From countless conversations I have had on the topic, folks who are not close to the sport seem to think that spending $80-120 at the local basketball-baseball-golf-and-general-sports-mega-store, can get them a fine springer, cuz “…what can be so different from one to the other, right? They all look the same.” This is what I hear… Also, “Well I can buy a nice .22 rim fire (Ruger 1022 or comparable) for about $100-150 so why would I spend that same amount or more for an air gun??”

So I don’t golf… And it is beyond my comprehension why my Buddies will spend $500 for a single golf club! Just ONE! No matter how long you make me sit and listen. Never. Ever. In one million years. Can I comprehend this. It is my opinion that the set of clubs for sale down the street at the local garage sale can easily execute the crappy state of condition that plagues the scores of MOST golfers. Just a vague guess on my part. But I do know that my Friends with thousands of dollars into golfing, are sure not up to the task that their gear would indicate. They ARE having a great time though and that’s what matters. They also know that the only excuse they have is that they need to put in more time and their gear is not going to slow them up any if it’s in the stars that they are going to become the next Arnold Woods or whatever his name is.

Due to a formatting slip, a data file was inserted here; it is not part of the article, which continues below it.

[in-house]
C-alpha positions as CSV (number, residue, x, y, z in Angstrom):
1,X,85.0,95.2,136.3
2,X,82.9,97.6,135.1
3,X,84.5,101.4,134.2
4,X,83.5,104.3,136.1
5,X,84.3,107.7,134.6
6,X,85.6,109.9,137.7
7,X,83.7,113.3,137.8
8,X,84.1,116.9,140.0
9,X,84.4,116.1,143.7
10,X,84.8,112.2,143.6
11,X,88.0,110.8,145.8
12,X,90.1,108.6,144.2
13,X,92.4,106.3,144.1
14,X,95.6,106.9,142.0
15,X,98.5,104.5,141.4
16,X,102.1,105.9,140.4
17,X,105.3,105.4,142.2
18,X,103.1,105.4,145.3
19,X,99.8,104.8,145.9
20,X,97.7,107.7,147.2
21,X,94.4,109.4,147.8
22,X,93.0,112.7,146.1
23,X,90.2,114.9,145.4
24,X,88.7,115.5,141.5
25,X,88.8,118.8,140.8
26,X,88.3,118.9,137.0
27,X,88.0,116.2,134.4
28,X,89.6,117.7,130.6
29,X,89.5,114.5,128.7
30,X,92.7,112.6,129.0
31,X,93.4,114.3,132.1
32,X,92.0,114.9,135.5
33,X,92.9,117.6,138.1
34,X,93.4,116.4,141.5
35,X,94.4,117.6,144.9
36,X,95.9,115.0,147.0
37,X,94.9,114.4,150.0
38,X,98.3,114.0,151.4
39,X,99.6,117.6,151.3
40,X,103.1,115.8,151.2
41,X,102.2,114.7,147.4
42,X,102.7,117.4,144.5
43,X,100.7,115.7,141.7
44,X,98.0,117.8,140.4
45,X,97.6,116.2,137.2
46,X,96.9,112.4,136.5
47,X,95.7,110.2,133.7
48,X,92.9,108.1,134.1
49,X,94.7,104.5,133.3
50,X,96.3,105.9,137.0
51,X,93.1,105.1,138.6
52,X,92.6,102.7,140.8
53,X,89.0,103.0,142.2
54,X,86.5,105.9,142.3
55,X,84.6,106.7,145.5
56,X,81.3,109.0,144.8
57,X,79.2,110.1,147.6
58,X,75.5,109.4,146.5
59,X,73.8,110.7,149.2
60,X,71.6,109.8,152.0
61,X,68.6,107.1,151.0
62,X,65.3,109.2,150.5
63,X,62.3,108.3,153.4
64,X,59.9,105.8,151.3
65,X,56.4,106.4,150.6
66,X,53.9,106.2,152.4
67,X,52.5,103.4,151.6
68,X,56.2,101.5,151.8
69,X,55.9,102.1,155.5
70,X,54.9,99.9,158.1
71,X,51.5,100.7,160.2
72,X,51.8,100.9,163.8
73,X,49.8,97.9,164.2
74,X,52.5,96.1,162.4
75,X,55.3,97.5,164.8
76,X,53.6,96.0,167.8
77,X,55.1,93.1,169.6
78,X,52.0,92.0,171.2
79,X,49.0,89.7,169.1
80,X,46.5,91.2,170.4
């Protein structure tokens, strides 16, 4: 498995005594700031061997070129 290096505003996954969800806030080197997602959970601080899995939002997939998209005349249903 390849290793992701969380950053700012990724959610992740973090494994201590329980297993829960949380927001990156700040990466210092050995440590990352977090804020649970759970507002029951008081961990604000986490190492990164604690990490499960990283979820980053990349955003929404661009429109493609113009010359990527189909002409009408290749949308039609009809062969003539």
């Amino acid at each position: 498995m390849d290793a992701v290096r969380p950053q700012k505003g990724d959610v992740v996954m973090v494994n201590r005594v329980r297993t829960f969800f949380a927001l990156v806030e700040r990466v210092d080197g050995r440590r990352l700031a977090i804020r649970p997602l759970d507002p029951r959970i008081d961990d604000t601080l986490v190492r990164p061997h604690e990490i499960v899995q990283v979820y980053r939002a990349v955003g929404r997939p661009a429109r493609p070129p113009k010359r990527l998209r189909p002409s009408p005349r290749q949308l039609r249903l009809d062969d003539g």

I have let folks who have very little shooting time, yet a curious hunger, spend a couple hours shooting my rigs and they are now life long supporters and enthusiasts of the shooting sports.